It's the dual one. 3 Leads instead of just 2. That is exactly what it does since the 2 sides are out of sync
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Re: Pacemaker

Postby f1tiger » Wed Jan 17, 2018 11:20 pm

Know only 2 people that I am close to that have pacemakers: both are living because of the pacemaker and both were caution about chainsaws: wish I did not have to use one lol: knew one other gent years ( toolpusher on a drilling rig) ago that had a pacemaker and he could not be around drill pipe on rack as it would effect his pacemaker because of the magnetism in the drill pipe .....pacemakers,stints,by-pass surgery....better than the alternative . Dun I love my triple by pass and enjoy walking 4 miles 6 days a week And I do not miss my cigarettes ( quit 21 years ago when my middle grandson told me while we were barracuda fishing why not quit Smoking for him and I did right then) but when I turn 70 me and Mr Copenhagen are going to become good friends again . 10 years to get cancer and 5 for doctor to find it and who cares then lol
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Re: Pacemaker

Postby jltrent » Thu Jan 18, 2018 6:52 am

dun wrote:
jltrent wrote:
dun wrote:Keep the information coming, really appreciate it.
It isn;t a standard type of pacemaker, it operates continuously and doesn;t wait to sense a problem.


Do you know if it is a dual-chamber pacemakers or single-chamber pacemakers? It sounds like a dual to keep the atrium and ventricle rhythm synchronized in pace continuously.

It's the dual one. 3 Leads instead of just 2. That is exactly what it does since the 2 sides are out of sync


It is amazing what a good heart electrician or heart plumber can do. From the top down, atrium's to the ventricles the signals get all messed up and this should keep them in sync. The 3 leads will be placed in the right top and both bottom chambers to keep it running like a good 4-cylinder. Kinda like putting a new coil in. Good luck as you will do good.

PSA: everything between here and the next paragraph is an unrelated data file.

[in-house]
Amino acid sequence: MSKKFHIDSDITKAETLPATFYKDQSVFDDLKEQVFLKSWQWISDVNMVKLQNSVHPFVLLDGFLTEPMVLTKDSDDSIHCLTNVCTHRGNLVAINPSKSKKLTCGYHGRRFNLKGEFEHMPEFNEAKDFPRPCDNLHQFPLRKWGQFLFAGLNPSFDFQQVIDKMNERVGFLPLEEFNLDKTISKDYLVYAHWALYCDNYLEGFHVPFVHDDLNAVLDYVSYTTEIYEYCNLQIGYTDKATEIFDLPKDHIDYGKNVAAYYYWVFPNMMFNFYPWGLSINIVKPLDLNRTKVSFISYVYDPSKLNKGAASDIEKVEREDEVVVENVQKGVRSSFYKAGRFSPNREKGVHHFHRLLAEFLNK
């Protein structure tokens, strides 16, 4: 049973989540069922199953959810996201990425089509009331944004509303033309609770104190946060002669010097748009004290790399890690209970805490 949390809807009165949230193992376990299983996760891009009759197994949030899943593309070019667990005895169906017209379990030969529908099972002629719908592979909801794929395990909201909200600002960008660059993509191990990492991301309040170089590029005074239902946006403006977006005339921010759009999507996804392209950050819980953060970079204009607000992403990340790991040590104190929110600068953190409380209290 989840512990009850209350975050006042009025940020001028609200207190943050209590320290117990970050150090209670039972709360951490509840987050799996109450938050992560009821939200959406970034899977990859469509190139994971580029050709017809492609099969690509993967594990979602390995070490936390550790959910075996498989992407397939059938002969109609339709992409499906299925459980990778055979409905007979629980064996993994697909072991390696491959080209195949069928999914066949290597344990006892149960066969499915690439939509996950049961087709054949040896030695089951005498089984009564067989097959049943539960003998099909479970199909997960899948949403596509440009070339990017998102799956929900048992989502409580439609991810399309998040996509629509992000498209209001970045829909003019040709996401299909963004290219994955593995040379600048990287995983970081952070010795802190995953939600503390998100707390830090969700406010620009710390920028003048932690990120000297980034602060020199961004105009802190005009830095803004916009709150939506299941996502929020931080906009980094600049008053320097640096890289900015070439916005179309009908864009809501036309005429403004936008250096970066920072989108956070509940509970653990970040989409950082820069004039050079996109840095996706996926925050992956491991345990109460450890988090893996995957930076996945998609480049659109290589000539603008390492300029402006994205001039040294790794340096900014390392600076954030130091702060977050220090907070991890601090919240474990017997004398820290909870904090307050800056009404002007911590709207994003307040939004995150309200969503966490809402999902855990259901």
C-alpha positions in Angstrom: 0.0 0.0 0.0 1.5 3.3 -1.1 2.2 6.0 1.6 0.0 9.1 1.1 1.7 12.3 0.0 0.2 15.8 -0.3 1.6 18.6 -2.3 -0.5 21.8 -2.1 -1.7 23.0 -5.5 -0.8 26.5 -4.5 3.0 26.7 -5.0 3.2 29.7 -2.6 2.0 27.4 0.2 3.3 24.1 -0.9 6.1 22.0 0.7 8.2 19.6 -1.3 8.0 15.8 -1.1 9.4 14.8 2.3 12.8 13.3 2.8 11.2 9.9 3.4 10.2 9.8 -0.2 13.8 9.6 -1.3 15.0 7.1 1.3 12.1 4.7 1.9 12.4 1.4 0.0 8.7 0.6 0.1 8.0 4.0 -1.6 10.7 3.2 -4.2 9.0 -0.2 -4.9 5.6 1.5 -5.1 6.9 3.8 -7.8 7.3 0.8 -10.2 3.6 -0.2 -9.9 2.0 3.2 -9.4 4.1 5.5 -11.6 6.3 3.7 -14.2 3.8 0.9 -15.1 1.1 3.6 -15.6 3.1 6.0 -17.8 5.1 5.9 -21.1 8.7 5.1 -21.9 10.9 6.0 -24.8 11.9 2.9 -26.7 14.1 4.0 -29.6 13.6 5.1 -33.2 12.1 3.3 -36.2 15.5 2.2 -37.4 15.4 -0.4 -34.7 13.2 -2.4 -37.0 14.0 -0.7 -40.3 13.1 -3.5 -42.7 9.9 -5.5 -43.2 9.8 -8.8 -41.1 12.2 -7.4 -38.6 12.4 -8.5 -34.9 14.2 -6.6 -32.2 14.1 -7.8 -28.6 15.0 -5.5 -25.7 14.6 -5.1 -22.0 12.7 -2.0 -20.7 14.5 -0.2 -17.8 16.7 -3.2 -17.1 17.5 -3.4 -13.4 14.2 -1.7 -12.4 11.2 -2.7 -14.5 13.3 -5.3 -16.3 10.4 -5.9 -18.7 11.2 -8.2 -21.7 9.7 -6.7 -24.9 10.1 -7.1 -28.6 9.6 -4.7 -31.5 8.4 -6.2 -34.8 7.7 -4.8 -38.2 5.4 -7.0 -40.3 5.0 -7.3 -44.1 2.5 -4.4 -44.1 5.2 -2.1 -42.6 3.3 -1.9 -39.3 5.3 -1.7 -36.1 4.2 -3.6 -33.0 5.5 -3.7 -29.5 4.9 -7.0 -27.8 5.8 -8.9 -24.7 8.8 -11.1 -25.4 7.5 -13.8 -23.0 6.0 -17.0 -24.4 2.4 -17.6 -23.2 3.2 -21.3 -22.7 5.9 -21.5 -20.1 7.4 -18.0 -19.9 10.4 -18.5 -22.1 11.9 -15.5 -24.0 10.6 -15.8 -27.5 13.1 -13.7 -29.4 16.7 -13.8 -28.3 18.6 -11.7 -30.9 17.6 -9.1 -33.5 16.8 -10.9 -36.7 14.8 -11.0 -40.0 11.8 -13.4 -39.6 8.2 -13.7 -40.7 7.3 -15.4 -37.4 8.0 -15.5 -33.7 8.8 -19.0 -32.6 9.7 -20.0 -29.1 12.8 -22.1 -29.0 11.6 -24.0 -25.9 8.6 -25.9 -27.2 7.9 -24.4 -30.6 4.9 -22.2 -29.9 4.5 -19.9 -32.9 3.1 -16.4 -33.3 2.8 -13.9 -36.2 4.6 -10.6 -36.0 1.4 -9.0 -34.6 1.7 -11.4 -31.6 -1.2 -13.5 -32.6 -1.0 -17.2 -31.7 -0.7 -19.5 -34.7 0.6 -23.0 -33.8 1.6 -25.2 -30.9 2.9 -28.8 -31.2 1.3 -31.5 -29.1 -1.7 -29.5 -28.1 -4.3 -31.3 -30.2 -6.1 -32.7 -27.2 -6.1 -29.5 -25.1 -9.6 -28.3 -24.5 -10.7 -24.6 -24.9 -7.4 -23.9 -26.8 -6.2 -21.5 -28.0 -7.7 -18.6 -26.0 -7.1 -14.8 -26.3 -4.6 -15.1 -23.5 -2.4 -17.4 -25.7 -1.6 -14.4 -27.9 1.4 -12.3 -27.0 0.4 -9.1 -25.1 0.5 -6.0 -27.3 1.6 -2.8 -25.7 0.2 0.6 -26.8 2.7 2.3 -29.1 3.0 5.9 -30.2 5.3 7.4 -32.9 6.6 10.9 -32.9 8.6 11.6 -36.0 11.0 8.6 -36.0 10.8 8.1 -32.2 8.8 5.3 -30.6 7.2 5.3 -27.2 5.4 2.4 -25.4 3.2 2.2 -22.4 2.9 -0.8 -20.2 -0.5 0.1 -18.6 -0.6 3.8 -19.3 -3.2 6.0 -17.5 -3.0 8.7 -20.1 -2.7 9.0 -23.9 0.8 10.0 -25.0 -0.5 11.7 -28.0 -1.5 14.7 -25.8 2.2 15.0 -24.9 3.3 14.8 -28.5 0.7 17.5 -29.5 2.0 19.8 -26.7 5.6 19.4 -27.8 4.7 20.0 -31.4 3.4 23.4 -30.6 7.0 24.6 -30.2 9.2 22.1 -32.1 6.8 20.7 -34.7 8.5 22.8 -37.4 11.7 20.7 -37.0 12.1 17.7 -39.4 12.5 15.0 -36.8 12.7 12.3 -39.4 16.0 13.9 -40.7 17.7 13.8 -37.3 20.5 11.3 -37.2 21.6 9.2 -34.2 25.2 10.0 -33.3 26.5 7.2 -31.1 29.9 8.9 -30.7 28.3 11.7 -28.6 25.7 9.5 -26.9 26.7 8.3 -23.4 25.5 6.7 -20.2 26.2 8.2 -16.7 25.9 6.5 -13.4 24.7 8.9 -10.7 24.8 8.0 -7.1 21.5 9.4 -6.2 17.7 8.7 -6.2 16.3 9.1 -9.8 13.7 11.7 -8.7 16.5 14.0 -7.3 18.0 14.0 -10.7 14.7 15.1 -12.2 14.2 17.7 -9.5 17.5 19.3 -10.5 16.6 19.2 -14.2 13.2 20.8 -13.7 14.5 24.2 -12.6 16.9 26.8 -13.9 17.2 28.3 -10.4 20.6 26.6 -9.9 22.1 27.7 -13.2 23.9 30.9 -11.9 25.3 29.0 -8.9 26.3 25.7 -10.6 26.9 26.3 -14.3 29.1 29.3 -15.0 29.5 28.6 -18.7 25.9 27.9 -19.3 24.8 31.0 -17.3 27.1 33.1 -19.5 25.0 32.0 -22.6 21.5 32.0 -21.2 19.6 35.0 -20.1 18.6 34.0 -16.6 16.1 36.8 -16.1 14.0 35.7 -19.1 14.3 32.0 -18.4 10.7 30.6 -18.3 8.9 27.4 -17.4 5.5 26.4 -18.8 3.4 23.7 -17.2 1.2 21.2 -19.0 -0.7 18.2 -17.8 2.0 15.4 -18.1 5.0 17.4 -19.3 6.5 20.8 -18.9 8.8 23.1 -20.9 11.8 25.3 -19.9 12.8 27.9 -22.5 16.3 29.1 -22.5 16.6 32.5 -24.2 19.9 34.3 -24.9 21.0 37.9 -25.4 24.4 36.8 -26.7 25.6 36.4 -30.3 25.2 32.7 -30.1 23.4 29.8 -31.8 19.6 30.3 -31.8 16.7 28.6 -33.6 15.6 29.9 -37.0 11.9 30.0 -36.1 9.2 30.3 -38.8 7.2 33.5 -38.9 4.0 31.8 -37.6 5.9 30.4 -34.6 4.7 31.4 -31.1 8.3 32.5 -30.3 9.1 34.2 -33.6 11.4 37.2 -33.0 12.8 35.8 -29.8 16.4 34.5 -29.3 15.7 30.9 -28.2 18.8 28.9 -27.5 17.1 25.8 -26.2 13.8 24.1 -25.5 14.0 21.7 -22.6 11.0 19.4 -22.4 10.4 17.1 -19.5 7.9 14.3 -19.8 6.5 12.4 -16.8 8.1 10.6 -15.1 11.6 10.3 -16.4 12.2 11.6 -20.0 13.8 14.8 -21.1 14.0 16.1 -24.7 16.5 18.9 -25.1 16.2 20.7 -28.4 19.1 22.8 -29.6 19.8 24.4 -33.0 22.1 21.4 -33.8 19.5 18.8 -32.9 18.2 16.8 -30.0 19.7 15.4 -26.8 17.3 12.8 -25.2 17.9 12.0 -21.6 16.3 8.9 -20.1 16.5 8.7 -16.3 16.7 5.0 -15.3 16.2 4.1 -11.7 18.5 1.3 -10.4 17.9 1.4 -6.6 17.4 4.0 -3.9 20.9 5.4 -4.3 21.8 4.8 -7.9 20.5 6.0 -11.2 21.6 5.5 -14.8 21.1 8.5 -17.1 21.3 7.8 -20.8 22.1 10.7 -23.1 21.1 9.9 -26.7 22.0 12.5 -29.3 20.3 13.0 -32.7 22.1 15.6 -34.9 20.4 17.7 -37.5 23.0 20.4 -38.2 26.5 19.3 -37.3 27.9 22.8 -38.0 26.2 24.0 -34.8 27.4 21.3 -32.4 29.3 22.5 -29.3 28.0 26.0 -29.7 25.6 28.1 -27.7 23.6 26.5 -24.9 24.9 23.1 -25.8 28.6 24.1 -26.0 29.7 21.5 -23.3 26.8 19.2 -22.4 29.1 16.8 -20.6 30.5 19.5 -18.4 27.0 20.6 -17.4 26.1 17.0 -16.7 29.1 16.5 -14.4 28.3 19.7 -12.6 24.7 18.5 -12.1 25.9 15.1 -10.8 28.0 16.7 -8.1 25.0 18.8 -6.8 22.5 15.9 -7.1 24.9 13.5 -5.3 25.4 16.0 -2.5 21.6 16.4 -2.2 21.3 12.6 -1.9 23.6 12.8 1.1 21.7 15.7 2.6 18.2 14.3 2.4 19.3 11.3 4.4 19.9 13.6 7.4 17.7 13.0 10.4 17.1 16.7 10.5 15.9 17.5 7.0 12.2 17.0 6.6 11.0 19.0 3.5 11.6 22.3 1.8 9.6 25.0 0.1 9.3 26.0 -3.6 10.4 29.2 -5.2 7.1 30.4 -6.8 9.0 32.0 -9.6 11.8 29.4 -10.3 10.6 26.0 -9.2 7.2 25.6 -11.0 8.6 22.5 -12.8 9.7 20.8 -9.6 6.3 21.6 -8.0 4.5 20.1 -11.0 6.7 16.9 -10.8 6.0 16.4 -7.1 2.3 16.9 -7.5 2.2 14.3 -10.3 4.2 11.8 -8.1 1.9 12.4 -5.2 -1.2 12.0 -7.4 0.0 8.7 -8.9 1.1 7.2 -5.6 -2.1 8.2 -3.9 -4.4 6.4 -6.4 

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Re: Pacemaker

Postby Ryder » Thu Jan 18, 2018 11:06 pm

My mother had one. It was amazing how much more energy she had then.
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Re: Pacemaker

Postby melking » Fri Jan 19, 2018 9:14 am

jltrent wrote:
Workinonit Farm wrote:
melking wrote: I don't undertand the chainsaw problem. Why wouldn't it apply to any small engine if that was the case?


I was wondering that as well. Maybe has something to do with the pull-start cord? Or the strain/stress of handling it?

Maybe dun will tell us what he was told.


Pacemakers can be sensitive to Radio Frequency (RF) interference, which is why using a chainsaw can be a problem. One type of early radios was known as "spark gap generators". They jumped a spark across a gap (sound familiar?). This generated RF energy across a huge spectrum of frequencies... no need to tune the receiver, since the transmitter was going on just about every frequency. Some years ago, I stumbled across plan to make a spark gap generator transmitter from a spark plug, ignition coil, relay and a few other parts.

The spark plugs in cars are not generally a problem since they and the car/engine are designed to shield the RF interference. (If you ever pull up next to an antique car at a stoplight, it will probably wreak havoc on your radio.)

Just use an electric or battery powered chainsaw.



Thanks, learn something new every day. I remember the radio problem from my earlier days. wasn't there something in the fron wheel hubs?
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Re: Pacemaker

Postby JCcattle » Mon Jan 22, 2018 11:07 am

My little bro has had one since he was 5. His goes continuously and has to be replaced every 7 years or so. It hasn’t stopped him from chainsawing etc but welding and magnets are a definite no. They can mess with the setting on it. I know several people who got them in their 70s or so and it made life better for them!